No place like Taiwan for offshore wind power?

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https://www.4coffshore.com/windfarms/windspeeds.aspx

According to this website that ranks global windfarm’s average windspeeds, Taiwan pretty much dominates the list. Taiwan’s potential wind farm sites takes contiguous spots from #13 to #62.

The few top potential wind farm sites that don’t belong to Taiwan still sits in the Taiwan strait, usually in Fujian province.

Does that mean Taiwan and Taiwan strait is THE place for wind power?

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Today’s windy and blue skies down south.
Wind farms working overtime.

Don´t know. I think one typhoon took down like 6 of them.

In teh old country we have them in between mountain passes. It works quite well. But her ein Taiwan they must be offshore for safety. Problem is that they interfere with local wildlife.

That’s just off-shore. Off-shore is more expensive but the obvious upside is that you won’t waste precious land.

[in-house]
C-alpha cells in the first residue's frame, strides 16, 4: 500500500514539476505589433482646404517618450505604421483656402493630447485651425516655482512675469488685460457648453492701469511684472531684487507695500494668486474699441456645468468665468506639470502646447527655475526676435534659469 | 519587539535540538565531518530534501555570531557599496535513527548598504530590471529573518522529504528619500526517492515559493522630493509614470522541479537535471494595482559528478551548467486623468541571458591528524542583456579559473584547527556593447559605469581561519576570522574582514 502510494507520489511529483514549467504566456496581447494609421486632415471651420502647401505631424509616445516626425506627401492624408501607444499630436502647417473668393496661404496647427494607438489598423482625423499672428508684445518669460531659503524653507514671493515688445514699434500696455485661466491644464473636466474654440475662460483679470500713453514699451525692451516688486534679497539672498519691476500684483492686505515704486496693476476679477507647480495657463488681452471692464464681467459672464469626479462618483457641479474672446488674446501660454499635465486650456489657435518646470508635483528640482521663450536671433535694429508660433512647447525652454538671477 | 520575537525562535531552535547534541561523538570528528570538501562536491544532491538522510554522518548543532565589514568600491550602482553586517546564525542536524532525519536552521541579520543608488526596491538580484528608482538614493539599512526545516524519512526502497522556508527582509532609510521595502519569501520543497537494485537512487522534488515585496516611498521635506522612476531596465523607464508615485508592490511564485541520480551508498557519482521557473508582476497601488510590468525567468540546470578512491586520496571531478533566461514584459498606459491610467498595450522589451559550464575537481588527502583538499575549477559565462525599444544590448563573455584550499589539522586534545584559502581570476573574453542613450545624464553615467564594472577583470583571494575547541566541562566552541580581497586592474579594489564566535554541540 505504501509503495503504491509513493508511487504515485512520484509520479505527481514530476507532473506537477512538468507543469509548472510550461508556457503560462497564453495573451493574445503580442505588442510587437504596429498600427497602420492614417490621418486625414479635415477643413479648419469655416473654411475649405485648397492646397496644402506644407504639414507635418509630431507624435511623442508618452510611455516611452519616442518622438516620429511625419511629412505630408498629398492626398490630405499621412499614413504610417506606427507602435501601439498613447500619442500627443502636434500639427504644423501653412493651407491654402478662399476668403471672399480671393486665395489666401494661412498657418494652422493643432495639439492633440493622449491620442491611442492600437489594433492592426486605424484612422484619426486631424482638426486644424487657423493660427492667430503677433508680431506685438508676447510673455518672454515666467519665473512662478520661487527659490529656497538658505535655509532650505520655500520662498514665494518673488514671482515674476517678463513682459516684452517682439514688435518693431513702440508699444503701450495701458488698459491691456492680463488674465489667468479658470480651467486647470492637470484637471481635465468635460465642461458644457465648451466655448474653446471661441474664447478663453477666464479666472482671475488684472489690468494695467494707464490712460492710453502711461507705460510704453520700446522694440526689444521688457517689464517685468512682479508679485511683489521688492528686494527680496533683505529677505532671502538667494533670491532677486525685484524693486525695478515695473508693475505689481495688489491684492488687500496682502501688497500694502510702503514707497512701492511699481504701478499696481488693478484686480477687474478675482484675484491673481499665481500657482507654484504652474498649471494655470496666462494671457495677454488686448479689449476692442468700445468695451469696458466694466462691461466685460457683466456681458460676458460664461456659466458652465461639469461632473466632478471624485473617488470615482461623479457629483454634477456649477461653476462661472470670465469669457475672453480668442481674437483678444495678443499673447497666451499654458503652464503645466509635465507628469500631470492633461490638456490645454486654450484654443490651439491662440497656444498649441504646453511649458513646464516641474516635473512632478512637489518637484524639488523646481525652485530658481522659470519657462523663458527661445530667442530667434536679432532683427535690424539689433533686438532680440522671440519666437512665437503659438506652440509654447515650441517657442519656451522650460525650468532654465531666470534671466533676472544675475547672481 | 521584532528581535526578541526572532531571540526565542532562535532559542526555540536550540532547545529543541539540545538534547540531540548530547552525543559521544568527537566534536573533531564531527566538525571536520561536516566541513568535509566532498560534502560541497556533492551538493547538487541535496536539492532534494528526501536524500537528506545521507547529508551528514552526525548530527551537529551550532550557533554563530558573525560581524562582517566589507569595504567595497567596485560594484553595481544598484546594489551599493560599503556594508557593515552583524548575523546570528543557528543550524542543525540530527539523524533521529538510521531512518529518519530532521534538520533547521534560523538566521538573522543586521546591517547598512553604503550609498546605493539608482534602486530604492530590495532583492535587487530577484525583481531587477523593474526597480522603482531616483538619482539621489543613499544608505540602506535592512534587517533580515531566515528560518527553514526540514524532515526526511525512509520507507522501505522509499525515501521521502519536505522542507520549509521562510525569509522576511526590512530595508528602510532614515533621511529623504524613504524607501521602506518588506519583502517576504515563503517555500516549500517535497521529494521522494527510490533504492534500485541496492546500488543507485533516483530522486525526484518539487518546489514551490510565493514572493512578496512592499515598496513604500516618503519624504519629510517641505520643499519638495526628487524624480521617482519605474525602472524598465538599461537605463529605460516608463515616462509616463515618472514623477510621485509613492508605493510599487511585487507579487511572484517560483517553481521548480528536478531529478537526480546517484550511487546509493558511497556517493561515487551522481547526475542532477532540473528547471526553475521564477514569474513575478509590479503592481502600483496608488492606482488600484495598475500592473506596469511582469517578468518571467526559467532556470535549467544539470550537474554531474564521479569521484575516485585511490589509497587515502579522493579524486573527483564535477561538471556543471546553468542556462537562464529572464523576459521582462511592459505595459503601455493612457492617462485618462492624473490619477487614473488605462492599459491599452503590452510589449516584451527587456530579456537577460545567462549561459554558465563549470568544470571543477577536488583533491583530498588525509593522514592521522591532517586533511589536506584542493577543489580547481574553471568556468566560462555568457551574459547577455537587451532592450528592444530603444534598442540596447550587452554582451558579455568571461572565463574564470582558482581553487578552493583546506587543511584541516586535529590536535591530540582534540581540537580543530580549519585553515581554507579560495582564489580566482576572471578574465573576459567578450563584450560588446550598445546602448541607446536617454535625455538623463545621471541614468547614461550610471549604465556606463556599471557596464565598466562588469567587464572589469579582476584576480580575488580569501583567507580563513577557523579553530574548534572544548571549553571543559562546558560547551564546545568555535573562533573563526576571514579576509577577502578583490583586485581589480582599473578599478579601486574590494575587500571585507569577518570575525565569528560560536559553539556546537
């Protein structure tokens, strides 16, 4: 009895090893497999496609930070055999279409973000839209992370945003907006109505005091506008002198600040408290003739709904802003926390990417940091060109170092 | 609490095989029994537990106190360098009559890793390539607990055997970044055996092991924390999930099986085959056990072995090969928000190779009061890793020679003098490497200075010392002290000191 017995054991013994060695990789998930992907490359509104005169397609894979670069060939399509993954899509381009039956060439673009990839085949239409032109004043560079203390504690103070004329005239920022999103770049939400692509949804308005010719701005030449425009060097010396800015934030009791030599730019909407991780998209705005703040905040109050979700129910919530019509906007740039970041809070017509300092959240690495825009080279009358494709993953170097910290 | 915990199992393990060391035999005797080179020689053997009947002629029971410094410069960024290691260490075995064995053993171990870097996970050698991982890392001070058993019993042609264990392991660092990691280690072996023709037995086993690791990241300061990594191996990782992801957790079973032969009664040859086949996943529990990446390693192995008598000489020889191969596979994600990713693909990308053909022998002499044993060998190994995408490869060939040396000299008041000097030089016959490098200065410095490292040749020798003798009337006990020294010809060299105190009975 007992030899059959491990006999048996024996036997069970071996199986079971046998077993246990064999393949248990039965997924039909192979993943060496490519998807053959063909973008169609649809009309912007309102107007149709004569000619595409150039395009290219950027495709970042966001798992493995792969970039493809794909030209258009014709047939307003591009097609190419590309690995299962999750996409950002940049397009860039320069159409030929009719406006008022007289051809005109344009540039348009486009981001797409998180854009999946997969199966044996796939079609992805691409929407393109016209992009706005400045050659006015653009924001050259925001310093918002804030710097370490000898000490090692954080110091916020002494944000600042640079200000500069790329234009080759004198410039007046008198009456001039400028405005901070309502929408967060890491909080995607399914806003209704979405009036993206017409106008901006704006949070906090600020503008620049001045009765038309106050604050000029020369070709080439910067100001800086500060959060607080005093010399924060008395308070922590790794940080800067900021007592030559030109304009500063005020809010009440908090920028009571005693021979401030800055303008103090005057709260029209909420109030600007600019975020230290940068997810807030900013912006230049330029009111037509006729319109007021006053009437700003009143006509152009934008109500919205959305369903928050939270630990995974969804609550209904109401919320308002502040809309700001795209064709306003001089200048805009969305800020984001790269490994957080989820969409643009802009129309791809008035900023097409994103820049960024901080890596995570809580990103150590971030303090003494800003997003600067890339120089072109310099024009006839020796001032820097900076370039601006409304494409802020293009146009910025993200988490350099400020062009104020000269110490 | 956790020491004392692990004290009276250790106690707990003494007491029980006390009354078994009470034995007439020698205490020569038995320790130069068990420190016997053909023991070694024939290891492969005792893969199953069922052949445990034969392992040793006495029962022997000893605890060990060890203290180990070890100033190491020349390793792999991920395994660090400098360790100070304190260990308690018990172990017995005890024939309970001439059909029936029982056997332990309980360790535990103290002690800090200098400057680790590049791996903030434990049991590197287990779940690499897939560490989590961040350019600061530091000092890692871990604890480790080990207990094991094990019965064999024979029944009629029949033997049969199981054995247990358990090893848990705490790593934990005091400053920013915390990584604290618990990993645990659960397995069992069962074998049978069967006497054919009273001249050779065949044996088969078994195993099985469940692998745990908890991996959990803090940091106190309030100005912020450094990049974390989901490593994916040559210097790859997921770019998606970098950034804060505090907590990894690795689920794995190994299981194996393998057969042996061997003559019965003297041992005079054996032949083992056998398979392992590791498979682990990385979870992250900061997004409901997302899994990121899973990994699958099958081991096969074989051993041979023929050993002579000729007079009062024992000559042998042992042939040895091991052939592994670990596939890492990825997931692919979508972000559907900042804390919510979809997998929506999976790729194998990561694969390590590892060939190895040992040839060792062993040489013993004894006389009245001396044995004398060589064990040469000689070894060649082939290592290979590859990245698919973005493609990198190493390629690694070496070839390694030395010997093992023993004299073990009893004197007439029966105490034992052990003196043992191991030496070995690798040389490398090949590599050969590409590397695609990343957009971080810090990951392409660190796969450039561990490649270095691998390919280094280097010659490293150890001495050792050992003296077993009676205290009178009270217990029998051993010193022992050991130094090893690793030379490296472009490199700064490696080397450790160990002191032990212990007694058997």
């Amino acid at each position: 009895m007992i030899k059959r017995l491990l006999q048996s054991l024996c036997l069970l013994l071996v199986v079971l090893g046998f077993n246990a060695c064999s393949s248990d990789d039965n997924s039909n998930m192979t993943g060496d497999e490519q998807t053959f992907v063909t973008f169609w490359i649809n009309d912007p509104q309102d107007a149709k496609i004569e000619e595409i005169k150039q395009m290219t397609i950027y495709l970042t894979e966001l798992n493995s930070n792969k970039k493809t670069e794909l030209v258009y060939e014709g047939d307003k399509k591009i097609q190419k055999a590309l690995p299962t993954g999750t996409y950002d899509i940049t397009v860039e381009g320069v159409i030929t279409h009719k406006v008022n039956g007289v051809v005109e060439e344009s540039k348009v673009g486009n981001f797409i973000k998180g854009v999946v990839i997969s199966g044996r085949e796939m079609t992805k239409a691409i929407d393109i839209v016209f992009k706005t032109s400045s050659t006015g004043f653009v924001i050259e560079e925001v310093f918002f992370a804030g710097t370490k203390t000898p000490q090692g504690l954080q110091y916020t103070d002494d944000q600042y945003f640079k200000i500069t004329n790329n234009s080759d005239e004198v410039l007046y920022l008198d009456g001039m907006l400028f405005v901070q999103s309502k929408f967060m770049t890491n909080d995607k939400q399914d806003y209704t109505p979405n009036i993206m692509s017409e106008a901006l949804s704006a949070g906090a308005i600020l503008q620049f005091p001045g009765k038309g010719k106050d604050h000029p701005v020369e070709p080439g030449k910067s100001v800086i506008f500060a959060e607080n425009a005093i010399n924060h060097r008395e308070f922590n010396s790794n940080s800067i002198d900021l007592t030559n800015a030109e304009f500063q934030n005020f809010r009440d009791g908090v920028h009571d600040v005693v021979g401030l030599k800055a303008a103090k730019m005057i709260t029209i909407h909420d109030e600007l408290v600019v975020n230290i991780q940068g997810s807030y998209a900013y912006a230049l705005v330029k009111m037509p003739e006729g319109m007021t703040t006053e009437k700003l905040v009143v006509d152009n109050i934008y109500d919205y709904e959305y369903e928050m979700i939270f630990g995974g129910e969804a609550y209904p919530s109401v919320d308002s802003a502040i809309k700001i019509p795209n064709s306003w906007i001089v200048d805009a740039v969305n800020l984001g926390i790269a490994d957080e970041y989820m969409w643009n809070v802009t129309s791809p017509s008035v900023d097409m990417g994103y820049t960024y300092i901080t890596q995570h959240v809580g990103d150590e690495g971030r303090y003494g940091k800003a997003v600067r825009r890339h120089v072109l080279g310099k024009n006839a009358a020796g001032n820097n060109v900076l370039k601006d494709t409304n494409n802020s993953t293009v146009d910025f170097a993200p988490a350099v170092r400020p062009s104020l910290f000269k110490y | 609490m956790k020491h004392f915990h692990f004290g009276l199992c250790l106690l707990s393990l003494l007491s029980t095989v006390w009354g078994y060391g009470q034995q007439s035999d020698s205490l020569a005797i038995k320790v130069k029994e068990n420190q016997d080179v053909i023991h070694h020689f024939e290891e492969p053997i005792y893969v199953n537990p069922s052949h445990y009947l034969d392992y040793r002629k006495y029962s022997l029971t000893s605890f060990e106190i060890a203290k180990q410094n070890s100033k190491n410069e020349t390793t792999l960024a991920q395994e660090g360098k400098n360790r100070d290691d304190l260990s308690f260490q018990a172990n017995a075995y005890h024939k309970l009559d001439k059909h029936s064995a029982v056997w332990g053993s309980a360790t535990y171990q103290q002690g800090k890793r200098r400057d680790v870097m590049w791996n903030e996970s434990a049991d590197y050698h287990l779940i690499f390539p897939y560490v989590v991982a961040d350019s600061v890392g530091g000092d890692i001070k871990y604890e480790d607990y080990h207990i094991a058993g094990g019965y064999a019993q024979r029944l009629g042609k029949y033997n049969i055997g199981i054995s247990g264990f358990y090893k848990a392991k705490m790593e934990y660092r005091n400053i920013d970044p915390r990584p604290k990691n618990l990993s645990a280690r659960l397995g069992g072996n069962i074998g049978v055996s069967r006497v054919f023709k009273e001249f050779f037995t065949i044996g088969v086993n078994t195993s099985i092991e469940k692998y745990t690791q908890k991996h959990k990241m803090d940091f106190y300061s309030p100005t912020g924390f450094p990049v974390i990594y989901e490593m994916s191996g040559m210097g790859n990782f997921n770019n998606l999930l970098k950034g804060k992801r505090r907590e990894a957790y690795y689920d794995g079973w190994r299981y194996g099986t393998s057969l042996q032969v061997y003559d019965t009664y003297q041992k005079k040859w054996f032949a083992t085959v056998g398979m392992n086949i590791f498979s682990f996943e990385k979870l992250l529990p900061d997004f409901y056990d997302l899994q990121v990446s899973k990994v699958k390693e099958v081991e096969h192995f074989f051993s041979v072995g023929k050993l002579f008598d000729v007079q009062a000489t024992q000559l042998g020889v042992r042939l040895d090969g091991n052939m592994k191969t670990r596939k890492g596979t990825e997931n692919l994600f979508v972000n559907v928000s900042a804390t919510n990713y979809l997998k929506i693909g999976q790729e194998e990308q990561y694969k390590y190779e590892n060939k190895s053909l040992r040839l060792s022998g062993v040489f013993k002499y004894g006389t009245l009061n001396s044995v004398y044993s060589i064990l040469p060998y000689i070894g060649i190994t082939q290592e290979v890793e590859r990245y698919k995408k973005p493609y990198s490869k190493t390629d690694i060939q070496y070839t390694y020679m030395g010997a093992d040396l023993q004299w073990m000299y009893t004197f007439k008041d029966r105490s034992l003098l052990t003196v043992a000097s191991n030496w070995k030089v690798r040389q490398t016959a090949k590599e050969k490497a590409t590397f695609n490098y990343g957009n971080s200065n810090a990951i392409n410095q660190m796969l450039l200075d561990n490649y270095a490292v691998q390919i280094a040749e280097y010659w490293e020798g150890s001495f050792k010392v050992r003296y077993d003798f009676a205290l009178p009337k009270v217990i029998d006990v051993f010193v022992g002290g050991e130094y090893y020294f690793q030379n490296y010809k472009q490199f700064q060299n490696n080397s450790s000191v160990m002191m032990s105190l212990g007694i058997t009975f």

Taiwan strait is pretty good for marine power too.

Yep Taiwan straits are amongst the top areas in the world for sustained wind power as anybody who has visited Penghu in Winter will tell you. :grin:
Also the straits aren’t very deep and close to land .

There are plenty of offshore wind turbine manufacturers, contractors and other parties having significant presence in Taiwan.
Every year, Dutch, Danish, German companies advertising their services for local companies or developers building offshore windmills in the strait.
Yay factors including: good wind, excellent steel manufacturing/shipbuilding support.

Depth of the water is not a factor due to current technology of floating windmills.

Of all those top ranking wind farm potential sites, Taiwan only has one wind farm up and running. Plans for plenty of them have been scrapped.

For private energy developer, building a windmill, offshore variant is very costly.
Other than the actual project, you need to spend extra for third-party testing and certification.
The certification is specific per-project. Unlike small wind where the certification is a type-certification.
You need all the support you can get from government grants, loans, etc.
Without proper certification, you can’t sell the electricity.
The selling price of electricity in Taiwan only 8 TWD/kWh.